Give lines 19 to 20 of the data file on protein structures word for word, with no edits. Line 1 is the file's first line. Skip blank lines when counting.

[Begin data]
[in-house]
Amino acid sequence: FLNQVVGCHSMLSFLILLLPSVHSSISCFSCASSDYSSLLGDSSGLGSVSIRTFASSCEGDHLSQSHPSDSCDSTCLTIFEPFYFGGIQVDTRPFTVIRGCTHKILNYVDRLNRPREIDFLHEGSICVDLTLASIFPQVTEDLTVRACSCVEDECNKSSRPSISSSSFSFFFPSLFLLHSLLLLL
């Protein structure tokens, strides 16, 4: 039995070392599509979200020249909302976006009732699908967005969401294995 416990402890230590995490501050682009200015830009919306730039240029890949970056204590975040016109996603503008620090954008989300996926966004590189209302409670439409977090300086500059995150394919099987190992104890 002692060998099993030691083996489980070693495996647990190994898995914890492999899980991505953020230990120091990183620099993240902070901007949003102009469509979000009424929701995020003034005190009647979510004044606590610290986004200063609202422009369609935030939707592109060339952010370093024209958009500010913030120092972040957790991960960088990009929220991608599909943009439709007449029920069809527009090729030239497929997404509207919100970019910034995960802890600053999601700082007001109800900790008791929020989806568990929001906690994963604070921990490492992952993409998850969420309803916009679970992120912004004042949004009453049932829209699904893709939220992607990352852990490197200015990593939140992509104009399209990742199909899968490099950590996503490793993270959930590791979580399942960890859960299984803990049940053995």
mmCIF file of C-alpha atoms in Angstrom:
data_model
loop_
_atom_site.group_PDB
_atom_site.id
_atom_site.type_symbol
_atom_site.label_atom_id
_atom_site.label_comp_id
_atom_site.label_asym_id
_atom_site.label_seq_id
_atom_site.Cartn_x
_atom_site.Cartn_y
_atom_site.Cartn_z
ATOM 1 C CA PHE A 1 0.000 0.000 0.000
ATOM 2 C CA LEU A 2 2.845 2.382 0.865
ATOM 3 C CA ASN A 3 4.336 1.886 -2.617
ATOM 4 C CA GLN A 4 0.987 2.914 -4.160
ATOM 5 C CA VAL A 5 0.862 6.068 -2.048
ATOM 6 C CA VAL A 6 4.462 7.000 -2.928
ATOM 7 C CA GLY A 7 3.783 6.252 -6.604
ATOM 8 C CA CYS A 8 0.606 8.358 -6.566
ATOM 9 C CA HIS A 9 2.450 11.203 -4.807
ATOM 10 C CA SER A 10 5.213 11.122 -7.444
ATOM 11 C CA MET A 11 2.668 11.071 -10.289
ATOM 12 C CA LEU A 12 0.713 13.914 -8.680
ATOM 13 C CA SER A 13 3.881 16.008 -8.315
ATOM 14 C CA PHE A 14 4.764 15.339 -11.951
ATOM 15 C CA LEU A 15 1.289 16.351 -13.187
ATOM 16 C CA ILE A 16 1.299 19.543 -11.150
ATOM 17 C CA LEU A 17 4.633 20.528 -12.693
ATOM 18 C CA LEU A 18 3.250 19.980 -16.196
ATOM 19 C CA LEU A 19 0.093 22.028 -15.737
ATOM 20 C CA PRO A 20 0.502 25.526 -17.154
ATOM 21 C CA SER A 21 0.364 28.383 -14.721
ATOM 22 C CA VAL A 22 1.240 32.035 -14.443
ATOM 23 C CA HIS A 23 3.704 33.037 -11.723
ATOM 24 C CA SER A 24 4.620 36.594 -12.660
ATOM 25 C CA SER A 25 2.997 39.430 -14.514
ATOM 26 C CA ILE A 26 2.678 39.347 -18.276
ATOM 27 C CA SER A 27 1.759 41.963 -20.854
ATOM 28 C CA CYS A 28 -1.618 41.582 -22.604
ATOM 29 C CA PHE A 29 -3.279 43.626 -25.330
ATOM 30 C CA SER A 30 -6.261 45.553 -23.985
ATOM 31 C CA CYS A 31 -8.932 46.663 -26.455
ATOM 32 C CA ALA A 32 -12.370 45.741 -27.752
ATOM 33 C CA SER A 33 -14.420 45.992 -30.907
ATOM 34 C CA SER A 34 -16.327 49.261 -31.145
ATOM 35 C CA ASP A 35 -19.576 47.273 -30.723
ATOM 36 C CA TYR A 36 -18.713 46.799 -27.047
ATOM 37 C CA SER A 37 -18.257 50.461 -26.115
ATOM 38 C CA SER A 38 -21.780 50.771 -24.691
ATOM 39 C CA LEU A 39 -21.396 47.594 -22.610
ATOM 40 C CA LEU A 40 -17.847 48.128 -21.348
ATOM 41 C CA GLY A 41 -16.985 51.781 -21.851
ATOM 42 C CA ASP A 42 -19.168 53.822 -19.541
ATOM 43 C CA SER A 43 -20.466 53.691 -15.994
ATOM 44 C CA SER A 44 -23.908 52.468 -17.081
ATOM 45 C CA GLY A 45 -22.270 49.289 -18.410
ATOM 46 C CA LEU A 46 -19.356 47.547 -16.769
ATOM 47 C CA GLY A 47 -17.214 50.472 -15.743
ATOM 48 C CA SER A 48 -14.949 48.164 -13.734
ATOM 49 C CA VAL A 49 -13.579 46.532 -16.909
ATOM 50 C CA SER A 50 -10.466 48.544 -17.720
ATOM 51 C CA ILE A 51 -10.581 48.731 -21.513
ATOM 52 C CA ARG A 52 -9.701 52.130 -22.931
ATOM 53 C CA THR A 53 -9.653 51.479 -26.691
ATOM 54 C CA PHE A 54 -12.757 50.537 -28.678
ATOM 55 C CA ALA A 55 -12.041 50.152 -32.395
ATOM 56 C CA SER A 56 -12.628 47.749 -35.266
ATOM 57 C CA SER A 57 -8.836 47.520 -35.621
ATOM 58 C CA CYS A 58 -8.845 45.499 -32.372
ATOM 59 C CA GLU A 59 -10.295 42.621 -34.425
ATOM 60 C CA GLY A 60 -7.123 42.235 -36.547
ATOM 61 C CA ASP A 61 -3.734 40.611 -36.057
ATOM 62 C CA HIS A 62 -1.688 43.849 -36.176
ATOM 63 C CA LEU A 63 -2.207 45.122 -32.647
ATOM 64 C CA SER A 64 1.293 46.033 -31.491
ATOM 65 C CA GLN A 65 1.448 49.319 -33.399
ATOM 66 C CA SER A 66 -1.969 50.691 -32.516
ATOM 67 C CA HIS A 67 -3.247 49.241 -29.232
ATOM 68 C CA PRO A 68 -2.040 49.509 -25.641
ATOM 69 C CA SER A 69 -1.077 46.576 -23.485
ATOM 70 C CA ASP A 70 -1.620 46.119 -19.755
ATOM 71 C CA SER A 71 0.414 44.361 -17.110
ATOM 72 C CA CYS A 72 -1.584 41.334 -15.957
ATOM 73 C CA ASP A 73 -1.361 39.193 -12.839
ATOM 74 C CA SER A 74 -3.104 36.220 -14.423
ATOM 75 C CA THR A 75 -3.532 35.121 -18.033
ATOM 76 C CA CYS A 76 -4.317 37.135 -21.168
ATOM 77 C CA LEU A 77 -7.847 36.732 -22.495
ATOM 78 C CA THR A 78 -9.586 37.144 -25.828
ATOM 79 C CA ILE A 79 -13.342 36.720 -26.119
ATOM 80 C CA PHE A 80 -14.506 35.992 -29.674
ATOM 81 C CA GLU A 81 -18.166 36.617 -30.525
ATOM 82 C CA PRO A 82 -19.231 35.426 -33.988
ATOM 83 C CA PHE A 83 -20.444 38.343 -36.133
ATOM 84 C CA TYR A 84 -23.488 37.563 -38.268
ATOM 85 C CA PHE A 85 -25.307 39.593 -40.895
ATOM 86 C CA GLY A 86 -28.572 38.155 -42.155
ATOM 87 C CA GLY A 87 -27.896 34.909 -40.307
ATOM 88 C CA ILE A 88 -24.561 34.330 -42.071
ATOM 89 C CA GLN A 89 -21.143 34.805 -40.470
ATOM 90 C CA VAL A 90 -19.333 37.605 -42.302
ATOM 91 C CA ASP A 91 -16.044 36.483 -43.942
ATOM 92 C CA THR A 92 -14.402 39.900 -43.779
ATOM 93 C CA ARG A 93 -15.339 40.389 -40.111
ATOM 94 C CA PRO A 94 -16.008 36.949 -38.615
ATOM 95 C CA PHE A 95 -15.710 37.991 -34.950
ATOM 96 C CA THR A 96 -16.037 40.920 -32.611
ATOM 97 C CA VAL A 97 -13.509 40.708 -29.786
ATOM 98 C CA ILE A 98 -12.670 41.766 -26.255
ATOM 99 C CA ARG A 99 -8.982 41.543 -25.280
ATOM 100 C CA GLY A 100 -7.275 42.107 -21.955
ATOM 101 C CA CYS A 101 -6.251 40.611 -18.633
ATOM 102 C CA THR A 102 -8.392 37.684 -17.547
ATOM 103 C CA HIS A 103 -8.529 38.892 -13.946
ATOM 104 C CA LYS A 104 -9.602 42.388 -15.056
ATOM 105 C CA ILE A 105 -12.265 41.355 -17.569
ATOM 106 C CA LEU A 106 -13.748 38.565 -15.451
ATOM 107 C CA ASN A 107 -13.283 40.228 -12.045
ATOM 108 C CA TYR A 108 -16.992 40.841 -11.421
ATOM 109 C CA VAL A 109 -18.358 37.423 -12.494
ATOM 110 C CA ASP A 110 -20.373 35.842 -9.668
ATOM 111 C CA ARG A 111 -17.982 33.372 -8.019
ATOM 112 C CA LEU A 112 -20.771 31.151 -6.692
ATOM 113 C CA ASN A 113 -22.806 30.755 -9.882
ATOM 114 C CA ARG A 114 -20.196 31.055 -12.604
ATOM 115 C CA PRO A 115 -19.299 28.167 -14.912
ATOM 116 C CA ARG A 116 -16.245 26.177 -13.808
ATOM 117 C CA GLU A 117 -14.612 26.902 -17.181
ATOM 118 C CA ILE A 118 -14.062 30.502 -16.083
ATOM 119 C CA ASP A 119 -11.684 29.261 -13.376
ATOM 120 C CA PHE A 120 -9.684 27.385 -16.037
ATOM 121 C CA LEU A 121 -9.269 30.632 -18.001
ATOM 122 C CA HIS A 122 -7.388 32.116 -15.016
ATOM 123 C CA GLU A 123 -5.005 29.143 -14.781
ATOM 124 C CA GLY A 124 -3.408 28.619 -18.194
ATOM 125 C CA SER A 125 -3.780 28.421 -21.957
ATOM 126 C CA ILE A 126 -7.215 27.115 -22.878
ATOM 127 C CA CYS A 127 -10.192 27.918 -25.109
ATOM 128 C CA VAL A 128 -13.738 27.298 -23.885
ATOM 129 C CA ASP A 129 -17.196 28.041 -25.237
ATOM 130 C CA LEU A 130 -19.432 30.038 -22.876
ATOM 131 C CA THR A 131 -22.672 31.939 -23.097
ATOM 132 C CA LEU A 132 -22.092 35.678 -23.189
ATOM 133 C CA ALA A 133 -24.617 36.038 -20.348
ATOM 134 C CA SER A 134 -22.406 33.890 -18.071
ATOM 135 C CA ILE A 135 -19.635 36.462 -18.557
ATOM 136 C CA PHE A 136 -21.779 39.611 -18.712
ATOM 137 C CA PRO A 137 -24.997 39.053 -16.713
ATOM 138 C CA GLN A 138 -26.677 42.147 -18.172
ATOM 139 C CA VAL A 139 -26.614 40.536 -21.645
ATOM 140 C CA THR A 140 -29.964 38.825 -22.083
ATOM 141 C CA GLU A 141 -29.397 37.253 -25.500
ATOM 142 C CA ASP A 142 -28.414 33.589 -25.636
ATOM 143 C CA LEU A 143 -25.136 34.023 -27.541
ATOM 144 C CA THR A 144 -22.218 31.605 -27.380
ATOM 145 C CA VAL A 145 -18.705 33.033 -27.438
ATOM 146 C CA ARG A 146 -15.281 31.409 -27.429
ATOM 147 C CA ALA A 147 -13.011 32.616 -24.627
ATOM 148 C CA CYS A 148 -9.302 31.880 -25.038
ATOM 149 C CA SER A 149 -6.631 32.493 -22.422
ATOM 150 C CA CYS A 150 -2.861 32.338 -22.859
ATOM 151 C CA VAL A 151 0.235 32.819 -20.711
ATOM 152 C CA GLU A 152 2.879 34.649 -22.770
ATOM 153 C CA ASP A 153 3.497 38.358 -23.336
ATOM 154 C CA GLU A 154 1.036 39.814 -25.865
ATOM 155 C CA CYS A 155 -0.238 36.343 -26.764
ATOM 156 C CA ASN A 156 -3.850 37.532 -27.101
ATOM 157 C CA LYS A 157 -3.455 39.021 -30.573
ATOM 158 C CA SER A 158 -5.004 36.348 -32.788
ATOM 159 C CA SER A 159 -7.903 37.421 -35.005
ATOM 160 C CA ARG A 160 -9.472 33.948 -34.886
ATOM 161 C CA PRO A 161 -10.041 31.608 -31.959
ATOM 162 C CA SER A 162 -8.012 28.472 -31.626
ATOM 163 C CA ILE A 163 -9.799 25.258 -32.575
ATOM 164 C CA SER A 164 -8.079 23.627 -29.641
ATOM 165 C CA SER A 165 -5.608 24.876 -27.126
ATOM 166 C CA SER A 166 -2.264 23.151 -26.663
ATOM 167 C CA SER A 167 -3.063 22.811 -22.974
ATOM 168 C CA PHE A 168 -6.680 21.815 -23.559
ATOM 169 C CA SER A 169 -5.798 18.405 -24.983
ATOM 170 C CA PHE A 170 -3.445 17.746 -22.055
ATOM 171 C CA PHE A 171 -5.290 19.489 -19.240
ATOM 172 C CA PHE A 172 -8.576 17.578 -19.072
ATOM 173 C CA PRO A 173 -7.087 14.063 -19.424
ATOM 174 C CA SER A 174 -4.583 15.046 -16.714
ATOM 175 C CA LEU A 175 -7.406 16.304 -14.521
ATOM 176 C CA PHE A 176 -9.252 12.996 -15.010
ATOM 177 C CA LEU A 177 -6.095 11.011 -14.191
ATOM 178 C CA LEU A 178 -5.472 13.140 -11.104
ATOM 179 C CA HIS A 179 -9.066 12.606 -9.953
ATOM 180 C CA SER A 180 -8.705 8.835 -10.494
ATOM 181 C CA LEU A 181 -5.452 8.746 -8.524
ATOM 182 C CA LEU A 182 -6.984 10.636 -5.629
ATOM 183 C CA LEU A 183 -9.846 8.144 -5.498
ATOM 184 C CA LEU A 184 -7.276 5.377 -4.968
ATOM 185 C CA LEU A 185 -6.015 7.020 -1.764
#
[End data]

ATOM 3 C CA ASN A 3 4.336 1.886 -2.617
ATOM 4 C CA GLN A 4 0.987 2.914 -4.160